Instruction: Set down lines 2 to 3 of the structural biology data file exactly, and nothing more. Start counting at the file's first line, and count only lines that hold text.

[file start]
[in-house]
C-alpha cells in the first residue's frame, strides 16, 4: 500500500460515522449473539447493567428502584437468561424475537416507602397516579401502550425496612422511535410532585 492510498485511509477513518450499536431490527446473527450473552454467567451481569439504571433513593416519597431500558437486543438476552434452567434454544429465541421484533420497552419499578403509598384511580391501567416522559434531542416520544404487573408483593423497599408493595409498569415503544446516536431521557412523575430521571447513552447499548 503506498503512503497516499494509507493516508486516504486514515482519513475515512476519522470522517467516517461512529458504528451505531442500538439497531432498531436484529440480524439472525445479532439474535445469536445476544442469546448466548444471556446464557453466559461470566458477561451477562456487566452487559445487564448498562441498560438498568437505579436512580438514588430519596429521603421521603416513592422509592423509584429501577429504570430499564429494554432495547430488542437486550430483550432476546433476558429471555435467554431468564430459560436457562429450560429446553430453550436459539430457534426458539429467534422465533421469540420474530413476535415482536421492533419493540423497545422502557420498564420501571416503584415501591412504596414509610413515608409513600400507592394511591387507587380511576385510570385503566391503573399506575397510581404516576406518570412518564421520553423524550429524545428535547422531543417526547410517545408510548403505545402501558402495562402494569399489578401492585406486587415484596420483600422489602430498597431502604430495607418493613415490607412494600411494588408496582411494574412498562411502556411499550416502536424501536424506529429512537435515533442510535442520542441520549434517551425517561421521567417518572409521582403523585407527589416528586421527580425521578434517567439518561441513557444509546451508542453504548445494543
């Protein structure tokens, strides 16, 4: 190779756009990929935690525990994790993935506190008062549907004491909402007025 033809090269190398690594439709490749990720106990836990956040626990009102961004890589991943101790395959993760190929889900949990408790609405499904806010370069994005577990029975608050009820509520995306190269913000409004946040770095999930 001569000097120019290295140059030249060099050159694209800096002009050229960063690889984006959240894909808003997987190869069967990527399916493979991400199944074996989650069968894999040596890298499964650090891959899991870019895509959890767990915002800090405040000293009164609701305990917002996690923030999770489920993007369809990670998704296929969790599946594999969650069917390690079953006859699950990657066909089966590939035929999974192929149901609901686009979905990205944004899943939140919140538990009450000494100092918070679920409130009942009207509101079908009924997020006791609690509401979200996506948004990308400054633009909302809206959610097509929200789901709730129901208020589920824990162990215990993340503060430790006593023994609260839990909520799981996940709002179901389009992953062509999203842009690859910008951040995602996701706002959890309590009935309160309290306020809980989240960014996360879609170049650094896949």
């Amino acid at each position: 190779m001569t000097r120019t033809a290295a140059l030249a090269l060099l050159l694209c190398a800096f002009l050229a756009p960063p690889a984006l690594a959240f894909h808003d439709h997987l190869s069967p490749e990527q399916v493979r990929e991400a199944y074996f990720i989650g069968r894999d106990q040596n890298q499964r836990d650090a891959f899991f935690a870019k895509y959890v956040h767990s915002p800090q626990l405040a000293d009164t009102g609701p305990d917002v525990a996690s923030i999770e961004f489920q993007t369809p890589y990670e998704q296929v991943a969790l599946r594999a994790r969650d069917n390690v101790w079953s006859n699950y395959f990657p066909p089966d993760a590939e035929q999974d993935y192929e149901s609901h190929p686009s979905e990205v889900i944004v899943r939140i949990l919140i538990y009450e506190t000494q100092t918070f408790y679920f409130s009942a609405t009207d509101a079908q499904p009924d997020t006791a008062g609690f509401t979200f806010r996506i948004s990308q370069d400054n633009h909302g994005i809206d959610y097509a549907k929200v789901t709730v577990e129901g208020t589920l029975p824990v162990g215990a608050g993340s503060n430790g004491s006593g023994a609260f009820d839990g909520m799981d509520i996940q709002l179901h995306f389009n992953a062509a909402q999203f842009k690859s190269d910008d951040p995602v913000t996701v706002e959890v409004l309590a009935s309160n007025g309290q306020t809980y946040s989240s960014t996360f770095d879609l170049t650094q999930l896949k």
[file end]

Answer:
C-alpha cells in the first residue's frame, strides 16, 4: 500500500460515522449473539447493567428502584437468561424475537416507602397516579401502550425496612422511535410532585 492510498485511509477513518450499536431490527446473527450473552454467567451481569439504571433513593416519597431500558437486543438476552434452567434454544429465541421484533420497552419499578403509598384511580391501567416522559434531542416520544404487573408483593423497599408493595409498569415503544446516536431521557412523575430521571447513552447499548 503506498503512503497516499494509507493516508486516504486514515482519513475515512476519522470522517467516517461512529458504528451505531442500538439497531432498531436484529440480524439472525445479532439474535445469536445476544442469546448466548444471556446464557453466559461470566458477561451477562456487566452487559445487564448498562441498560438498568437505579436512580438514588430519596429521603421521603416513592422509592423509584429501577429504570430499564429494554432495547430488542437486550430483550432476546433476558429471555435467554431468564430459560436457562429450560429446553430453550436459539430457534426458539429467534422465533421469540420474530413476535415482536421492533419493540423497545422502557420498564420501571416503584415501591412504596414509610413515608409513600400507592394511591387507587380511576385510570385503566391503573399506575397510581404516576406518570412518564421520553423524550429524545428535547422531543417526547410517545408510548403505545402501558402495562402494569399489578401492585406486587415484596420483600422489602430498597431502604430495607418493613415490607412494600411494588408496582411494574412498562411502556411499550416502536424501536424506529429512537435515533442510535442520542441520549434517551425517561421521567417518572409521582403523585407527589416528586421527580425521578434517567439518561441513557444509546451508542453504548445494543
């Protein structure tokens, strides 16, 4: 190779756009990929935690525990994790993935506190008062549907004491909402007025 033809090269190398690594439709490749990720106990836990956040626990009102961004890589991943101790395959993760190929889900949990408790609405499904806010370069994005577990029975608050009820509520995306190269913000409004946040770095999930 001569000097120019290295140059030249060099050159694209800096002009050229960063690889984006959240894909808003997987190869069967990527399916493979991400199944074996989650069968894999040596890298499964650090891959899991870019895509959890767990915002800090405040000293009164609701305990917002996690923030999770489920993007369809990670998704296929969790599946594999969650069917390690079953006859699950990657066909089966590939035929999974192929149901609901686009979905990205944004899943939140919140538990009450000494100092918070679920409130009942009207509101079908009924997020006791609690509401979200996506948004990308400054633009909302809206959610097509929200789901709730129901208020589920824990162990215990993340503060430790006593023994609260839990909520799981996940709002179901389009992953062509999203842009690859910008951040995602996701706002959890309590009935309160309290306020809980989240960014996360879609170049650094896949």